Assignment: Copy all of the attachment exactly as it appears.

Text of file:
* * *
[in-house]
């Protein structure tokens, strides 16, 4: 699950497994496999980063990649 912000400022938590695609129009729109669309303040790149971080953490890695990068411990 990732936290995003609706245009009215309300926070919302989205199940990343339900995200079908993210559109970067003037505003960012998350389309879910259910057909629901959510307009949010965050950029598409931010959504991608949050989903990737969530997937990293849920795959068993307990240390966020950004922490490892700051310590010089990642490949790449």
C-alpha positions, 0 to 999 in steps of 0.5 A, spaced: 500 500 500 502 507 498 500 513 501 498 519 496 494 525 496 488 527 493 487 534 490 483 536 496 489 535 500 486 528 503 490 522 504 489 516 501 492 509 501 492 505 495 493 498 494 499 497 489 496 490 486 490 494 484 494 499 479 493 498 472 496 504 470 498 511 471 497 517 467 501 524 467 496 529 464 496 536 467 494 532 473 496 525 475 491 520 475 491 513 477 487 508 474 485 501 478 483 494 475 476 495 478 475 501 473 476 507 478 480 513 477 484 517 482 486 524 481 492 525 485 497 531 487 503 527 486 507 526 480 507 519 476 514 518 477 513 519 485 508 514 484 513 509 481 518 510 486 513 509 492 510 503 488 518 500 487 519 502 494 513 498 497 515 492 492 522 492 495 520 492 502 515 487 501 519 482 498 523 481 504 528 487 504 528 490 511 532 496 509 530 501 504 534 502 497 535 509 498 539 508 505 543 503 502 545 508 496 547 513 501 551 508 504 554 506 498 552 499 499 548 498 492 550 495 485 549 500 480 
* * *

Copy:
[in-house]
């Protein structure tokens, strides 16, 4: 699950497994496999980063990649 912000400022938590695609129009729109669309303040790149971080953490890695990068411990 990732936290995003609706245009009215309300926070919302989205199940990343339900995200079908993210559109970067003037505003960012998350389309879910259910057909629901959510307009949010965050950029598409931010959504991608949050989903990737969530997937990293849920795959068993307990240390966020950004922490490892700051310590010089990642490949790449």
C-alpha positions, 0 to 999 in steps of 0.5 A, spaced: 500 500 500 502 507 498 500 513 501 498 519 496 494 525 496 488 527 493 487 534 490 483 536 496 489 535 500 486 528 503 490 522 504 489 516 501 492 509 501 492 505 495 493 498 494 499 497 489 496 490 486 490 494 484 494 499 479 493 498 472 496 504 470 498 511 471 497 517 467 501 524 467 496 529 464 496 536 467 494 532 473 496 525 475 491 520 475 491 513 477 487 508 474 485 501 478 483 494 475 476 495 478 475 501 473 476 507 478 480 513 477 484 517 482 486 524 481 492 525 485 497 531 487 503 527 486 507 526 480 507 519 476 514 518 477 513 519 485 508 514 484 513 509 481 518 510 486 513 509 492 510 503 488 518 500 487 519 502 494 513 498 497 515 492 492 522 492 495 520 492 502 515 487 501 519 482 498 523 481 504 528 487 504 528 490 511 532 496 509 530 501 504 534 502 497 535 509 498 539 508 505 543 503 502 545 508 496 547 513 501 551 508 504 554 506 498 552 499 499 548 498 492 550 495 485 549 500 480 